Holy book

26 February 2015 | In the news

The Koran

The Koran, Koraani, translated into Finnish by Jaakko Hämeen-Anttila.

In an unprecedented project, the Koran, the holy book of Islam, is to be read on the Radio 1 channel of the Finnish Broadcasting Company (YLE) in 60 half-hour segments. Made with considerable input from the Finnish Muslim community, the series is not, however, part of YLE’s religious broadcasting, but is intended to increase people’s knowledge of the Koran and Muslim culture in general.

‘It is important that the Koran is read in its entirety, and not just select items that show that Islam is bad and violent or good and beautiful,’ says the translator, Professor Jaakko Hämeen-Anttila. The broadcasts are to be preceded by conversations between Professor Hämeen-Anttila and Imam Anas Hajjar, a leader of the Finnish Muslim community, exploring the religious and historical context of the day’s text. According to Hämeen-Anttila, the two men discussed ‘everything between heaven and earth’ during the recordings. Among other things they consider the role of Satan, instructions on suitable behaviour for men when in the company of women, and the Ayat an-Nur, or ‘Verse of Light’, an Arabic text found on the wall of many Muslim homes.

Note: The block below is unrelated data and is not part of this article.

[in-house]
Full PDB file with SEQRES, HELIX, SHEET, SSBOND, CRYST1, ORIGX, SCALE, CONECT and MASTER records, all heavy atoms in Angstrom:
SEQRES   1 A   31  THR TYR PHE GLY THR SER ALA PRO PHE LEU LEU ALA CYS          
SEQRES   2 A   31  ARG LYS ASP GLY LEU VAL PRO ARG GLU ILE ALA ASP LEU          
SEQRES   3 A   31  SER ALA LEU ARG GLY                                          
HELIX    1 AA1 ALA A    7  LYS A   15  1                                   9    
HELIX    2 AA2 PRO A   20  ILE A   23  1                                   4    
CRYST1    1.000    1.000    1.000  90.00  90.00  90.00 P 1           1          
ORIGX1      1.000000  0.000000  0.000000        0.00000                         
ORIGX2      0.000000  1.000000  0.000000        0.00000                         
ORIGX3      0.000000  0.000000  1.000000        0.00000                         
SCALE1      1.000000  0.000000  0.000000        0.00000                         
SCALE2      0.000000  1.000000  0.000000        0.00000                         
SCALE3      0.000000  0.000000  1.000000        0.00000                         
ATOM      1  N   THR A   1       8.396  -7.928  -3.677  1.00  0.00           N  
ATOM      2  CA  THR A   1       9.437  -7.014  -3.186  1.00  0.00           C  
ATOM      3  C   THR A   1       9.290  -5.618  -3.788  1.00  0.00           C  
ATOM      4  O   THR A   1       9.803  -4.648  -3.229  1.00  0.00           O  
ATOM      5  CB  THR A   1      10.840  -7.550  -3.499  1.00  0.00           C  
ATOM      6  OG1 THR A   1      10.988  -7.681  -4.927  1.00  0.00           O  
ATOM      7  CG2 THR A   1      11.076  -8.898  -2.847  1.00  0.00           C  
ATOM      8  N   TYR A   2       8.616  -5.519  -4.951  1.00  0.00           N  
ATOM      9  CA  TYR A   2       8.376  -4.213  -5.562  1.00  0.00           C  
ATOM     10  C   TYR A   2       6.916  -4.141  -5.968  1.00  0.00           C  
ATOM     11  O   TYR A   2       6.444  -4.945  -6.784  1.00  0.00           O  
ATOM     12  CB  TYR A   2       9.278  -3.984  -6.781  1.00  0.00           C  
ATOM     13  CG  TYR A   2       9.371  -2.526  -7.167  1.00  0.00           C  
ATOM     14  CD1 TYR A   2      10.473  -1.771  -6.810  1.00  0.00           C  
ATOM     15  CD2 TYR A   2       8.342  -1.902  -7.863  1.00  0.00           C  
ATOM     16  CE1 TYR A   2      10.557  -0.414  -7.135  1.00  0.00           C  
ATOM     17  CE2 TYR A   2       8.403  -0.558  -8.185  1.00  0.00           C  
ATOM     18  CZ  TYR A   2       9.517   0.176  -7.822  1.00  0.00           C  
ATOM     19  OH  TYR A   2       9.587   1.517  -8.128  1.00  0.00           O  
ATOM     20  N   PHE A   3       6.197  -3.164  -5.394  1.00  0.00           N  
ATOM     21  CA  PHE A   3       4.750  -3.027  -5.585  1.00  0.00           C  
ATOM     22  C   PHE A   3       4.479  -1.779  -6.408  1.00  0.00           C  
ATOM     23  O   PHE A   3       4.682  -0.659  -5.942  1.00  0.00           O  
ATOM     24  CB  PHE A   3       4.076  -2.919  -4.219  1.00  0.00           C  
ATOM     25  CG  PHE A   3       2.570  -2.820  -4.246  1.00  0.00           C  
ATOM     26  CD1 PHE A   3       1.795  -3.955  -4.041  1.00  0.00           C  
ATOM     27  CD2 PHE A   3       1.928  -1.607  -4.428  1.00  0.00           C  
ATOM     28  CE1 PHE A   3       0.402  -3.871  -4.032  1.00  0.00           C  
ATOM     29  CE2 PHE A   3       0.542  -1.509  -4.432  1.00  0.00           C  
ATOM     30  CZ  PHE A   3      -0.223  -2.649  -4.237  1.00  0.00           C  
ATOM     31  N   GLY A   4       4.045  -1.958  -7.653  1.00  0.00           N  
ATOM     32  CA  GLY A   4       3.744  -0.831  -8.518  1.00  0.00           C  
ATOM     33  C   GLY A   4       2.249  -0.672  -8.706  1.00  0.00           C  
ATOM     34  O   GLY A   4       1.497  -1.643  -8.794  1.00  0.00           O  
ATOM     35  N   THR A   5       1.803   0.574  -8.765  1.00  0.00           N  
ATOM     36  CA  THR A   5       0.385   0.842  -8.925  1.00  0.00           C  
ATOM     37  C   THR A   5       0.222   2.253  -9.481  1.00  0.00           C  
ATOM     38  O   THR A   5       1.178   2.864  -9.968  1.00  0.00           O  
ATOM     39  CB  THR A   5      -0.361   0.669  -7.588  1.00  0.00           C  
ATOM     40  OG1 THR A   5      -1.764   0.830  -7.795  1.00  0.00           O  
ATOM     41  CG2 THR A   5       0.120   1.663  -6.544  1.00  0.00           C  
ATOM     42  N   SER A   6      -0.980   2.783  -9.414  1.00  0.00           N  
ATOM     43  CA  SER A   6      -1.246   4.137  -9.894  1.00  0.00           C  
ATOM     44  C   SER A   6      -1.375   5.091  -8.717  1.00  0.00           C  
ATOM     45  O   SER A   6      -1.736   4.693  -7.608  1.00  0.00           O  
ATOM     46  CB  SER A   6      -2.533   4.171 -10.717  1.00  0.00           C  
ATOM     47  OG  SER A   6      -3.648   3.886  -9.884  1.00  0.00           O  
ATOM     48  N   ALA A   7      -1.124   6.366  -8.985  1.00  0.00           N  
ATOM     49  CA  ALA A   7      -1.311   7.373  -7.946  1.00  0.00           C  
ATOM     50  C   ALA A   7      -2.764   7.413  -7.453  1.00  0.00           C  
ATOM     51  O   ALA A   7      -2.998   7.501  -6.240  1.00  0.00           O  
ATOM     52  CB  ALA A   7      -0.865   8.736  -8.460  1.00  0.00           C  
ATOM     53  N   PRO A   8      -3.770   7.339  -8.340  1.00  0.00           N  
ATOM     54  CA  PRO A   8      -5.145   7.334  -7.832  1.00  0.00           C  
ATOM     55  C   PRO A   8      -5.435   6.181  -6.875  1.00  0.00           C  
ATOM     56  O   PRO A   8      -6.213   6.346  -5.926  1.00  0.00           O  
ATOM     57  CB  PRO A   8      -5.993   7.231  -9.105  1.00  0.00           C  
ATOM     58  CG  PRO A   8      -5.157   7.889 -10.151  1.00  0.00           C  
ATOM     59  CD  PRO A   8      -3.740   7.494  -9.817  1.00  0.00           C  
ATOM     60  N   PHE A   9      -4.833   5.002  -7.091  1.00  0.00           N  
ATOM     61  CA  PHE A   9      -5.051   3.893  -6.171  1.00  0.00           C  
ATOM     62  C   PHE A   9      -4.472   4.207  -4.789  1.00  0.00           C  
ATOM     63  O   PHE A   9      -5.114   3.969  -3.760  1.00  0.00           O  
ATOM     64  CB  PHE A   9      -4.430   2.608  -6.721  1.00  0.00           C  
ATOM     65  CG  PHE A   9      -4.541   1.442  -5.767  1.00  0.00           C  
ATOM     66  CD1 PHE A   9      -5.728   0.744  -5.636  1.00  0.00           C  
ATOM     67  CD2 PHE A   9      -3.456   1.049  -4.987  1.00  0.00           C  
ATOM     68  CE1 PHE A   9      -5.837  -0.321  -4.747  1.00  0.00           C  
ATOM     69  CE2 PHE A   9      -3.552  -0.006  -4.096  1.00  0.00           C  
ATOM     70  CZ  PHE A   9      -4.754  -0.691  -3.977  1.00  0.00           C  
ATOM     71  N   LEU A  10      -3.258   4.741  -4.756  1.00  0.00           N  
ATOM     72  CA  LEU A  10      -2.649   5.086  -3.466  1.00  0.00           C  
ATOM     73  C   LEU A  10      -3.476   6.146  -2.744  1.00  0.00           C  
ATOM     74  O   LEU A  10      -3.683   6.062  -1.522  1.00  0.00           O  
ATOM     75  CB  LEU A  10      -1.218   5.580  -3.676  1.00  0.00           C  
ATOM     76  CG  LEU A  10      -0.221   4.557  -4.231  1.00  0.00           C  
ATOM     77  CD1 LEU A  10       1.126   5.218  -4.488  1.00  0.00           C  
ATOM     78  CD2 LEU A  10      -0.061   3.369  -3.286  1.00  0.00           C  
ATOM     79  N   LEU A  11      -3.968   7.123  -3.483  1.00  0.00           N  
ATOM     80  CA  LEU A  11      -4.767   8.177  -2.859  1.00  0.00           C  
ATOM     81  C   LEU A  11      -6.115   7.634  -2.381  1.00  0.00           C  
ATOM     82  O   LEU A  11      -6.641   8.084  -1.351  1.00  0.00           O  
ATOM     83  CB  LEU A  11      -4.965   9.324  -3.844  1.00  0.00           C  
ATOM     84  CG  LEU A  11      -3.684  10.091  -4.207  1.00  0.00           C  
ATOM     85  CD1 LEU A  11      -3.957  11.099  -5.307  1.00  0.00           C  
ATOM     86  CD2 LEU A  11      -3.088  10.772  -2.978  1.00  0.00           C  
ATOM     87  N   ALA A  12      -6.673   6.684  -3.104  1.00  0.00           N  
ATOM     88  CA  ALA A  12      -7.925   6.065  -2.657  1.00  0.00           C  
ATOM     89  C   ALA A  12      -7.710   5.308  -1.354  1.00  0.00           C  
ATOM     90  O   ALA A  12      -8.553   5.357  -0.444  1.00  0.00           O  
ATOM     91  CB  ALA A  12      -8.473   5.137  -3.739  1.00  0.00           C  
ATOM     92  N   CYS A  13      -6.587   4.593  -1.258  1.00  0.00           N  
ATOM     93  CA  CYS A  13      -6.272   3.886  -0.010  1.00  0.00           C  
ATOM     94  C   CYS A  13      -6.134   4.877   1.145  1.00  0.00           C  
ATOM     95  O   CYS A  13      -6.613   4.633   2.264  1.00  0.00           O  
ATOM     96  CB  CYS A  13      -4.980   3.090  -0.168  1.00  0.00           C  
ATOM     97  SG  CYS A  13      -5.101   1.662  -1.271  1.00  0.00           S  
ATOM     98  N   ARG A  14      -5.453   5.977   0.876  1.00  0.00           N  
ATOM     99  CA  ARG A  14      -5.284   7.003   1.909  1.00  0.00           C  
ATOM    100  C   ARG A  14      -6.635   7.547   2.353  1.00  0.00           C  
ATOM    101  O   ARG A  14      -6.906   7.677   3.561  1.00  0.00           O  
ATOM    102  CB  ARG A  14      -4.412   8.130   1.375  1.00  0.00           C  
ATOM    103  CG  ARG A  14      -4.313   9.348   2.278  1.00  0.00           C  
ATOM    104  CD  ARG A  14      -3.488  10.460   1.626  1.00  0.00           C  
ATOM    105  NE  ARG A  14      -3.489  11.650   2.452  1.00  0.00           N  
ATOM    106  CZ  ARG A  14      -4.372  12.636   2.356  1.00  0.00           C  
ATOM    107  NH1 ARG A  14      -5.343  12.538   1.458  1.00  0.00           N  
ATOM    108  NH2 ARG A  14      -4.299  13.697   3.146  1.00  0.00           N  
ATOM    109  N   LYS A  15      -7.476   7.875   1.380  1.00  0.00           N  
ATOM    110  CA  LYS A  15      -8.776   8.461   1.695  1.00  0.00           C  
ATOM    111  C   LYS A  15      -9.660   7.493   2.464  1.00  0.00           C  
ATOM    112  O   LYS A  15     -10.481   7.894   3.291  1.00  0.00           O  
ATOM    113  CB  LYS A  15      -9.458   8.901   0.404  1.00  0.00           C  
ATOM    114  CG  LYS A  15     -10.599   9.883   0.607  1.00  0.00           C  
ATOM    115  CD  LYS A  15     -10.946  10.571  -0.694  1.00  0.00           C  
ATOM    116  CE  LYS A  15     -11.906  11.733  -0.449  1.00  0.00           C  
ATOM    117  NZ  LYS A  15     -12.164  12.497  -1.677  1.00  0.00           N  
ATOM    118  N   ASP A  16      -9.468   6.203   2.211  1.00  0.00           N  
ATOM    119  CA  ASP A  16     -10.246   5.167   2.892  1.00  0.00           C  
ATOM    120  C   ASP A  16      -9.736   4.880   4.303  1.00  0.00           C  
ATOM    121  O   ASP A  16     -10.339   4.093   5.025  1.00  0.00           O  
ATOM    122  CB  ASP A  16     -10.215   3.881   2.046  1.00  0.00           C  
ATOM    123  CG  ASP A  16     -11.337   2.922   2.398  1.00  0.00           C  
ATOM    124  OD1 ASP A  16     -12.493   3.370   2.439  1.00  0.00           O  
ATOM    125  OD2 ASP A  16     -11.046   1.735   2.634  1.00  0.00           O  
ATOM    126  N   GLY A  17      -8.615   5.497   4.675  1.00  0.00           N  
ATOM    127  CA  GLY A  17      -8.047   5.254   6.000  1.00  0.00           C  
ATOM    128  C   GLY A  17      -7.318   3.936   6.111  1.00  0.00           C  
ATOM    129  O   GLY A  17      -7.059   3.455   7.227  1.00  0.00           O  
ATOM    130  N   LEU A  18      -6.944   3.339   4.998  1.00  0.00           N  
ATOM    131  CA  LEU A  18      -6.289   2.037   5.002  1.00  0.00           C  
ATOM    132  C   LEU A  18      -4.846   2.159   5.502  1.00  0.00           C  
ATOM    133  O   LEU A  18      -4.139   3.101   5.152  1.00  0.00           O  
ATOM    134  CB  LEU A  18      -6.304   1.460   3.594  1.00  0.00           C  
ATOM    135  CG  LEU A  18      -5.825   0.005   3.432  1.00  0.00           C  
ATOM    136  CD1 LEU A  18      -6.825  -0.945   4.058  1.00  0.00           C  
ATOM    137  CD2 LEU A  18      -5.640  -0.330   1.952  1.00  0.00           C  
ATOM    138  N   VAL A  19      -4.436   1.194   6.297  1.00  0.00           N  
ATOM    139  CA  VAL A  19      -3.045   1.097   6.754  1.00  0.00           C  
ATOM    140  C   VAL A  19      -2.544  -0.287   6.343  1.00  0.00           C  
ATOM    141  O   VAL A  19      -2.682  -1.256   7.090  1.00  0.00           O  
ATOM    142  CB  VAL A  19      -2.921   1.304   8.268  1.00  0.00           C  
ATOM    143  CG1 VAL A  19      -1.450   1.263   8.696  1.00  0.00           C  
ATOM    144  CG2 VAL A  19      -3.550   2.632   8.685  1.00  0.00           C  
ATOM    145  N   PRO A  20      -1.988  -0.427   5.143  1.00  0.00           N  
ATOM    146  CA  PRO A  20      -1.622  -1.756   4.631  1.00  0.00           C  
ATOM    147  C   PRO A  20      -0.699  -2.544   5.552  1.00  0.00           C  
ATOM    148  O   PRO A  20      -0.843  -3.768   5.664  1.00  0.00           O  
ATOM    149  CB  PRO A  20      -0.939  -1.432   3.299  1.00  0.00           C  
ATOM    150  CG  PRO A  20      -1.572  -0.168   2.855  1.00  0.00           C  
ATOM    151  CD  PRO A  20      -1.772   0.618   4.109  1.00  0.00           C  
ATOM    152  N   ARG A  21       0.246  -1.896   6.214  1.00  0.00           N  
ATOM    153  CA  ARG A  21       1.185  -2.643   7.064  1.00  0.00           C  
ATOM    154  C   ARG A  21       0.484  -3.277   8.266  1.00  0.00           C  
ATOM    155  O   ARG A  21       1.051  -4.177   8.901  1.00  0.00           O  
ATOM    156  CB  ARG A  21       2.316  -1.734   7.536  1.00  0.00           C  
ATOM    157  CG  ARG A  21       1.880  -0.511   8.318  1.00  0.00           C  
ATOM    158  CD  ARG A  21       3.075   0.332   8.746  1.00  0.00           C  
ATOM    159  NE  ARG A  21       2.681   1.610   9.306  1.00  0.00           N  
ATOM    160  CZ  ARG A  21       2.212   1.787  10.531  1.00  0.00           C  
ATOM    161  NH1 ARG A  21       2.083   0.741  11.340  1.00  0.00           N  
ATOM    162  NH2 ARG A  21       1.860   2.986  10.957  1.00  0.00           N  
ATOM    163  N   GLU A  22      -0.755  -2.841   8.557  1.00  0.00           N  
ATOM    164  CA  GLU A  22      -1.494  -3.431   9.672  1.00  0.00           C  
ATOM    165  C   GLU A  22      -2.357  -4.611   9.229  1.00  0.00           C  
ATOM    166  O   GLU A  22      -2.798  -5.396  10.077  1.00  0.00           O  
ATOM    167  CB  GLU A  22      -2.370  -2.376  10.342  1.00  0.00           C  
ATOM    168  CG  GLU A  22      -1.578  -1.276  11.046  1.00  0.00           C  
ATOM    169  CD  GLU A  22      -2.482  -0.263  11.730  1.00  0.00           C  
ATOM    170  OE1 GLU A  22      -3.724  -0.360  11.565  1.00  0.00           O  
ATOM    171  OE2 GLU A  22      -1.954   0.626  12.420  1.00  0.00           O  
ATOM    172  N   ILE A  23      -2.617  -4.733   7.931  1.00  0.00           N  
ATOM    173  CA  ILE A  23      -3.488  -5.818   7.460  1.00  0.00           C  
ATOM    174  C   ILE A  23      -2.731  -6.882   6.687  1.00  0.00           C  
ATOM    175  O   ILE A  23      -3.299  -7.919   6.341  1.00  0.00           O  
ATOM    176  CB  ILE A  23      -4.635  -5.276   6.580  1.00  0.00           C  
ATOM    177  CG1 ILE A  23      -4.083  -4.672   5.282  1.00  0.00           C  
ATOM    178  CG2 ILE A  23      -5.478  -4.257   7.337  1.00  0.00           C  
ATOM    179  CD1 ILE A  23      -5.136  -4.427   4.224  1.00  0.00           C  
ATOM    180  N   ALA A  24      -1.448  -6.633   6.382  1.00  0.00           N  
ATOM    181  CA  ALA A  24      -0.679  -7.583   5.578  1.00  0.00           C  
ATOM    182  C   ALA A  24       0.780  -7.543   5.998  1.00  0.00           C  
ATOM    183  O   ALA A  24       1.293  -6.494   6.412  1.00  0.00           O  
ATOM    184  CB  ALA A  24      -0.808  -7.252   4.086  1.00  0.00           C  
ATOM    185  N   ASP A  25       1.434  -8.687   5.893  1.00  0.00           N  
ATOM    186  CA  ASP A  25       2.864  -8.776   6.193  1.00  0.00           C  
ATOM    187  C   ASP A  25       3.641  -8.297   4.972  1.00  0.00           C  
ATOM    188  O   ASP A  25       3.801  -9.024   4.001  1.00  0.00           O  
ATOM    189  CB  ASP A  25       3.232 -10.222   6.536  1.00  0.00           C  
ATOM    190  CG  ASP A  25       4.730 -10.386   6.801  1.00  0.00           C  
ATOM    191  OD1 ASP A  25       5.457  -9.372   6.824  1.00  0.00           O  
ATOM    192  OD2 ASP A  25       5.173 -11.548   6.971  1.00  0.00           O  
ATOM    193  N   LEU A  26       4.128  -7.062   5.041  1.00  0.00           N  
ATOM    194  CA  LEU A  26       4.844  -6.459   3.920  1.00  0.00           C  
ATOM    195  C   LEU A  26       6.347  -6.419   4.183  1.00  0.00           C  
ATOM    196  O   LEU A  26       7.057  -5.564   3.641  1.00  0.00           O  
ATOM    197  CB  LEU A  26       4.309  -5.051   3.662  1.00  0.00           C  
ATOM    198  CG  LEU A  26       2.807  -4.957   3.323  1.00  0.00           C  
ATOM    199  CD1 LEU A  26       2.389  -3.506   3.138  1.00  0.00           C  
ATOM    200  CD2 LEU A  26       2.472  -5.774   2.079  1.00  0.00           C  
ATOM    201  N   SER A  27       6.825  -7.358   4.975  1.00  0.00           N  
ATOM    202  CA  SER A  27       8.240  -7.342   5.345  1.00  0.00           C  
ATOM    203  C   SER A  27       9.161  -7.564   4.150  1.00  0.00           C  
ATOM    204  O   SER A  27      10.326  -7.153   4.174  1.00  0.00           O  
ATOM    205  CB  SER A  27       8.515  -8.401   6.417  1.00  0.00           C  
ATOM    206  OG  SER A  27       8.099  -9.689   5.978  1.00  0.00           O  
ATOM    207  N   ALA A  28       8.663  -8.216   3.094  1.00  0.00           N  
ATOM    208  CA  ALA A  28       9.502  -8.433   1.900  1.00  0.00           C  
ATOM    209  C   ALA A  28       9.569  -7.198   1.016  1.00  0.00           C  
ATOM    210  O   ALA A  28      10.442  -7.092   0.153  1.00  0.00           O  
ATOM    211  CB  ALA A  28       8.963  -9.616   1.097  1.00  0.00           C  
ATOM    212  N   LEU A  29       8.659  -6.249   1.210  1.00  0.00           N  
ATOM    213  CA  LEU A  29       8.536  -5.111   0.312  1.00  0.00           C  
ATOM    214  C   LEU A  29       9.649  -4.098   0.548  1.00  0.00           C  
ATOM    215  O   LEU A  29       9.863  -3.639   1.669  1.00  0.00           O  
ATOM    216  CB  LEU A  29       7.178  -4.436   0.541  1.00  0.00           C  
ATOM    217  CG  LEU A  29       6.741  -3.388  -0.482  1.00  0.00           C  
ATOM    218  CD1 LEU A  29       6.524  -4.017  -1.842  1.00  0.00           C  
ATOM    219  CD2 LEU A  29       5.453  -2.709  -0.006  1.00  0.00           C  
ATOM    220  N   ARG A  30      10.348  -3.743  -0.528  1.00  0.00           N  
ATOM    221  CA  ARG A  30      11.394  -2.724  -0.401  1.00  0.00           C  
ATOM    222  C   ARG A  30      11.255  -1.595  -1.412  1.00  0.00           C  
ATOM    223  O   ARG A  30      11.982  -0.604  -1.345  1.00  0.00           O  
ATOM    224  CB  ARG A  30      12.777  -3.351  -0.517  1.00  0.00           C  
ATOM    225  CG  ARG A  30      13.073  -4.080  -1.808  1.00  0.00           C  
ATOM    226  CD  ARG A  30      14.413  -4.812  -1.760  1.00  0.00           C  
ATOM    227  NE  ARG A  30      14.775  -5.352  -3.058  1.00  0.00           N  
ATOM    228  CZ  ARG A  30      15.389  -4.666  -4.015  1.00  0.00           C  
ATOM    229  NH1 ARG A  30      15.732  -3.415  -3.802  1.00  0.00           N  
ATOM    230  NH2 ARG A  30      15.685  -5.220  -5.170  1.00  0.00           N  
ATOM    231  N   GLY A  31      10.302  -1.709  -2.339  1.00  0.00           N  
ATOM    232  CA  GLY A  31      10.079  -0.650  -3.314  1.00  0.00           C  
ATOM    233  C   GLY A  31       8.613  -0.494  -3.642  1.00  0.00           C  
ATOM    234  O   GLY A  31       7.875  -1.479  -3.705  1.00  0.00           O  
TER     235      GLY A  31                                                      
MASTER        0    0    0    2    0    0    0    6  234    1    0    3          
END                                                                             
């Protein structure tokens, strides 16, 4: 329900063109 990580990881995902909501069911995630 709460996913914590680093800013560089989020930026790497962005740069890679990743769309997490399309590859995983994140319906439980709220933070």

Islam, numbering an estimated 40,000 believers, is a minority religion in Finland, whose two official denominations are the Lutheran and Greek Orthodox churches. The first Muslims to come to Finland were Tatars from Russia in the 19th century; most, however, arrived after 1990, mainly from Africa and the Middle East.

‘The programme is an important step in understanding one another. It is an attempt to tell the story of The Koran and what it contains,’ says Imam Hajjar.

The series begins on 7 March.